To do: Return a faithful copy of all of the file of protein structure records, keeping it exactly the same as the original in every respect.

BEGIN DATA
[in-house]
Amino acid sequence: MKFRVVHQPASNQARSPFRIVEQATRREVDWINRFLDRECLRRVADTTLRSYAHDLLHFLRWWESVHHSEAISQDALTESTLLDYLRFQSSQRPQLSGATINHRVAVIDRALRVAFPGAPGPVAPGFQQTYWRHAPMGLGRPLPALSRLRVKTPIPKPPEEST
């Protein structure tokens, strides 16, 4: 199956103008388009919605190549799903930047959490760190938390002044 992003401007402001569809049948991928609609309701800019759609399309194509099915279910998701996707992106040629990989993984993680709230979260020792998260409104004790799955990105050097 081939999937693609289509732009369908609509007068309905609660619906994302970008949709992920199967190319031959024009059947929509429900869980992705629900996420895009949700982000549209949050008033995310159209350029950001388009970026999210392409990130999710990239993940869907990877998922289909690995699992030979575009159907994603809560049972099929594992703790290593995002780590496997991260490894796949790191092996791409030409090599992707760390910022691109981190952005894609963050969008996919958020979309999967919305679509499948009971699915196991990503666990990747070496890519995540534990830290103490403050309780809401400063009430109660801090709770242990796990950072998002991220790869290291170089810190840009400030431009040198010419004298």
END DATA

[in-house]
Amino acid sequence: MKFRVVHQPASNQARSPFRIVEQATRREVDWINRFLDRECLRRVADTTLRSYAHDLLHFLRWWESVHHSEAISQDALTESTLLDYLRFQSSQRPQLSGATINHRVAVIDRALRVAFPGAPGPVAPGFQQTYWRHAPMGLGRPLPALSRLRVKTPIPKPPEEST
């Protein structure tokens, strides 16, 4: 199956103008388009919605190549799903930047959490760190938390002044 992003401007402001569809049948991928609609309701800019759609399309194509099915279910998701996707992106040629990989993984993680709230979260020792998260409104004790799955990105050097 081939999937693609289509732009369908609509007068309905609660619906994302970008949709992920199967190319031959024009059947929509429900869980992705629900996420895009949700982000549209949050008033995310159209350029950001388009970026999210392409990130999710990239993940869907990877998922289909690995699992030979575009159907994603809560049972099929594992703790290593995002780590496997991260490894796949790191092996791409030409090599992707760390910022691109981190952005894609963050969008996919958020979309999967919305679509499948009971699915196991990503666990990747070496890519995540534990830290103490403050309780809401400063009430109660801090709770242990796990950072998002991220790869290291170089810190840009400030431009040198010419004298």